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Thursday, November 18, 2010

Impartiality in a restaurant review

An interesting debate is currently happening over Twitter, sparked in part by a comment in this posting on the Eating Out Words blog of the Houston Press. Namely, does participating in a media event for a restaurant devalue the opinion of a food critic?

It's an interesting conundrum. I, myself, have participated in a number of media junkets. Around this time last year was the most opulent outing arranged by Harrah's of New Orleans along with 8 other bloggers from the Houston area. That was a weekend which included meals at Emeril's Delmonico and John Besh's Steak.


Last month, I had the pleasure of being invited to Tony Vallone's new Montrose area restaurant, Caffe Bello. There, we were plied with so much food, even after a 3 mile walk, I was full through the next day.

In the modern age of ubiquitous communication and computing, restaurateurs are wising up to opportunities in new media. Old school criticism relied on anonymity, and a certain number of visits to account for the atypical experience, but this may be a promise difficult to keep in the era of Google and live tweeting. Indeed, the stricture of impartial judgment emerges from the fact that control of communication used to be held by relatively few people, and, paraphrasing Stan Lee, great responsibility comes along with that great power.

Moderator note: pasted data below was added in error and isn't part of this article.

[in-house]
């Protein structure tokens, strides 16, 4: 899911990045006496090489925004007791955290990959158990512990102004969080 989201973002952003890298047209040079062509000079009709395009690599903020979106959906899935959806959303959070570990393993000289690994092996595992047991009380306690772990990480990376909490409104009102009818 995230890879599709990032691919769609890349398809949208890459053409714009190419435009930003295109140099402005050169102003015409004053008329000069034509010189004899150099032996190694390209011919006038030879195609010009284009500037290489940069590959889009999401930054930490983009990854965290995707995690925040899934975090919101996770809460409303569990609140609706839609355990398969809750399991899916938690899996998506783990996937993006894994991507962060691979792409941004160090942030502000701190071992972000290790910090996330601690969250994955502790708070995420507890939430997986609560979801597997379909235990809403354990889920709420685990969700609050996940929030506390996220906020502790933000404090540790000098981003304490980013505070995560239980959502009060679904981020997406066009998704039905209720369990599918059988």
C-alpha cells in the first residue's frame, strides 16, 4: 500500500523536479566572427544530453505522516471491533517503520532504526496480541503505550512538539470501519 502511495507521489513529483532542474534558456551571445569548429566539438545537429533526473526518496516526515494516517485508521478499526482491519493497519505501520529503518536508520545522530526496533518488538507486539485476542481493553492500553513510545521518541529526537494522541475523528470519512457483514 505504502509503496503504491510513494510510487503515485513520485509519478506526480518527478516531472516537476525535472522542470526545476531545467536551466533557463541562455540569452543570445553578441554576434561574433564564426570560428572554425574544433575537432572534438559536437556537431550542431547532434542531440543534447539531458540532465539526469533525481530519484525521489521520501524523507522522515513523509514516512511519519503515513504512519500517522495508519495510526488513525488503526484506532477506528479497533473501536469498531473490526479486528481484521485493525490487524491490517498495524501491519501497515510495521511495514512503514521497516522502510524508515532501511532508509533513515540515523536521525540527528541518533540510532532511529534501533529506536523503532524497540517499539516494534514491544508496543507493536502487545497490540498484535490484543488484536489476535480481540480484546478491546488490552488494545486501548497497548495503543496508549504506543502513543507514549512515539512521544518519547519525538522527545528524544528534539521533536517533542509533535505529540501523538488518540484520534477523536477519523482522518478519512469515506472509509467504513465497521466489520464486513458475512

By staging such media events, restaurants are taking a proactive gamble: instead of being judged on a typical day, they'll put their best food forward immediately, when they are ready and at their prime. While a thumbs up in such a situation should be interpreted with a grain of salt (after all, finding the will to be truly critical while being feted is difficult), a misstep is disastrous.

Then again, perhaps we are worried over nothing. After all, with the barriers to self publication so low, where hordes of Yelpers, Facebookers, and Twitterers reporting on a meal as it is being chewed, concealing a potential food critic in the crowd may not be an issue. Nothing can keep a kitchen on its toes as the realization that every client, as petty and as unreasonable as they may be, can also voice their opinions online. Perhaps faster, if a little cruder.

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